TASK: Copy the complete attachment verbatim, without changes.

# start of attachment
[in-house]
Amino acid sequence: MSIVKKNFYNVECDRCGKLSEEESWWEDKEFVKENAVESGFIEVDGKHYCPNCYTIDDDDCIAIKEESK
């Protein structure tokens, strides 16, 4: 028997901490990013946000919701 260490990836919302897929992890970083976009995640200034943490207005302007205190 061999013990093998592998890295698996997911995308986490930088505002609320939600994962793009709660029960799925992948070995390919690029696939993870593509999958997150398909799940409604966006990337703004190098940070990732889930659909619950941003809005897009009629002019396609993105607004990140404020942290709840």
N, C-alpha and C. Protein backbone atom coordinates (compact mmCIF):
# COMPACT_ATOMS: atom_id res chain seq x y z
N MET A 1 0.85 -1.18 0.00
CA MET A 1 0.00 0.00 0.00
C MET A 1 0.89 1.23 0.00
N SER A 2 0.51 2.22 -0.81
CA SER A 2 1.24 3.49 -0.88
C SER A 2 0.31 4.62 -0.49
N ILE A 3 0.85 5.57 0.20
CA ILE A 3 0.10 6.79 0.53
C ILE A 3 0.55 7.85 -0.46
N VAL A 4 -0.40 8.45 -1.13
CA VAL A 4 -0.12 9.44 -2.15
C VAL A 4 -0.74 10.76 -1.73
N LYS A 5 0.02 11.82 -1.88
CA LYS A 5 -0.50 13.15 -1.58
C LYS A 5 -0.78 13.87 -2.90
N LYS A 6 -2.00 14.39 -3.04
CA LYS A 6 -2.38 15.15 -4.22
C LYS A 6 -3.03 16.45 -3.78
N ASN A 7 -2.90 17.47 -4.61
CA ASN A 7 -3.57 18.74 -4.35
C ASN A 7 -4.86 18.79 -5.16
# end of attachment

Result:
[in-house]
Amino acid sequence: MSIVKKNFYNVECDRCGKLSEEESWWEDKEFVKENAVESGFIEVDGKHYCPNCYTIDDDDCIAIKEESK
């Protein structure tokens, strides 16, 4: 028997901490990013946000919701 260490990836919302897929992890970083976009995640200034943490207005302007205190 061999013990093998592998890295698996997911995308986490930088505002609320939600994962793009709660029960799925992948070995390919690029696939993870593509999958997150398909799940409604966006990337703004190098940070990732889930659909619950941003809005897009009629002019396609993105607004990140404020942290709840």
N, C-alpha and C. Protein backbone atom coordinates (compact mmCIF):
# COMPACT_ATOMS: atom_id res chain seq x y z
N MET A 1 0.85 -1.18 0.00
CA MET A 1 0.00 0.00 0.00
C MET A 1 0.89 1.23 0.00
N SER A 2 0.51 2.22 -0.81
CA SER A 2 1.24 3.49 -0.88
C SER A 2 0.31 4.62 -0.49
N ILE A 3 0.85 5.57 0.20
CA ILE A 3 0.10 6.79 0.53
C ILE A 3 0.55 7.85 -0.46
N VAL A 4 -0.40 8.45 -1.13
CA VAL A 4 -0.12 9.44 -2.15
C VAL A 4 -0.74 10.76 -1.73
N LYS A 5 0.02 11.82 -1.88
CA LYS A 5 -0.50 13.15 -1.58
C LYS A 5 -0.78 13.87 -2.90
N LYS A 6 -2.00 14.39 -3.04
CA LYS A 6 -2.38 15.15 -4.22
C LYS A 6 -3.03 16.45 -3.78
N ASN A 7 -2.90 17.47 -4.61
CA ASN A 7 -3.57 18.74 -4.35
C ASN A 7 -4.86 18.79 -5.16